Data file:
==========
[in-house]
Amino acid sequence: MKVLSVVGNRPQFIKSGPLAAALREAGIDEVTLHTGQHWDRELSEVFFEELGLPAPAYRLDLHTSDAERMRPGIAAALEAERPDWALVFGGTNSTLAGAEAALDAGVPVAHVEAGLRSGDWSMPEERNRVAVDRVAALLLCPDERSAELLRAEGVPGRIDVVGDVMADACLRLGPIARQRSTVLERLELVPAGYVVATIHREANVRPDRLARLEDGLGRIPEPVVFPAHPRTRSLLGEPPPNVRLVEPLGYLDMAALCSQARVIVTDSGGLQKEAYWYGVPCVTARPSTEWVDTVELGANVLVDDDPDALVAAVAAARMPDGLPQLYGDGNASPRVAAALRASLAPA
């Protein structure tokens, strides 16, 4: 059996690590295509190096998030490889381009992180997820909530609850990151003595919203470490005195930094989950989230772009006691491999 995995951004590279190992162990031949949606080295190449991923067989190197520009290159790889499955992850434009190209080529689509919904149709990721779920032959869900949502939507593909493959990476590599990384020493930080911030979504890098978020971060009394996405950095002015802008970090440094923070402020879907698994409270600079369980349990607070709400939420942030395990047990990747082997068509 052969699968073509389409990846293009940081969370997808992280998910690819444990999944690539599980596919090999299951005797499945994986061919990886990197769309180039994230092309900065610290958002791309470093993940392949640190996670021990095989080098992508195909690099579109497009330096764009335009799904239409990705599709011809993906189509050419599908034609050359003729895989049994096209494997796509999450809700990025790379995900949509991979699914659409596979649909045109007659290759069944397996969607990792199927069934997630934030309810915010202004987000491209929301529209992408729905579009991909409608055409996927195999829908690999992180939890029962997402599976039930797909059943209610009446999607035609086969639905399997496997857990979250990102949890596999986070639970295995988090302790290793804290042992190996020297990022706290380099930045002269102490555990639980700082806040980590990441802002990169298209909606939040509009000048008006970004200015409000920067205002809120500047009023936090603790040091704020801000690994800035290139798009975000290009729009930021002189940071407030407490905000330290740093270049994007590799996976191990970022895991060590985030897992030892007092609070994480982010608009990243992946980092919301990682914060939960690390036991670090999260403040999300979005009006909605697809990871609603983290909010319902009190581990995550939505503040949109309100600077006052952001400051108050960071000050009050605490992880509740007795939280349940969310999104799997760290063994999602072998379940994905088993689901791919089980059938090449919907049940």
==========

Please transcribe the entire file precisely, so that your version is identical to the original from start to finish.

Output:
[in-house]
Amino acid sequence: MKVLSVVGNRPQFIKSGPLAAALREAGIDEVTLHTGQHWDRELSEVFFEELGLPAPAYRLDLHTSDAERMRPGIAAALEAERPDWALVFGGTNSTLAGAEAALDAGVPVAHVEAGLRSGDWSMPEERNRVAVDRVAALLLCPDERSAELLRAEGVPGRIDVVGDVMADACLRLGPIARQRSTVLERLELVPAGYVVATIHREANVRPDRLARLEDGLGRIPEPVVFPAHPRTRSLLGEPPPNVRLVEPLGYLDMAALCSQARVIVTDSGGLQKEAYWYGVPCVTARPSTEWVDTVELGANVLVDDDPDALVAAVAAARMPDGLPQLYGDGNASPRVAAALRASLAPA
């Protein structure tokens, strides 16, 4: 059996690590295509190096998030490889381009992180997820909530609850990151003595919203470490005195930094989950989230772009006691491999 995995951004590279190992162990031949949606080295190449991923067989190197520009290159790889499955992850434009190209080529689509919904149709990721779920032959869900949502939507593909493959990476590599990384020493930080911030979504890098978020971060009394996405950095002015802008970090440094923070402020879907698994409270600079369980349990607070709400939420942030395990047990990747082997068509 052969699968073509389409990846293009940081969370997808992280998910690819444990999944690539599980596919090999299951005797499945994986061919990886990197769309180039994230092309900065610290958002791309470093993940392949640190996670021990095989080098992508195909690099579109497009330096764009335009799904239409990705599709011809993906189509050419599908034609050359003729895989049994096209494997796509999450809700990025790379995900949509991979699914659409596979649909045109007659290759069944397996969607990792199927069934997630934030309810915010202004987000491209929301529209992408729905579009991909409608055409996927195999829908690999992180939890029962997402599976039930797909059943209610009446999607035609086969639905399997496997857990979250990102949890596999986070639970295995988090302790290793804290042992190996020297990022706290380099930045002269102490555990639980700082806040980590990441802002990169298209909606939040509009000048008006970004200015409000920067205002809120500047009023936090603790040091704020801000690994800035290139798009975000290009729009930021002189940071407030407490905000330290740093270049994007590799996976191990970022895991060590985030897992030892007092609070994480982010608009990243992946980092919301990682914060939960690390036991670090999260403040999300979005009006909605697809990871609603983290909010319902009190581990995550939505503040949109309100600077006052952001400051108050960071000050009050605490992880509740007795939280349940969310999104799997760290063994999602072998379940994905088993689901791919089980059938090449919907049940």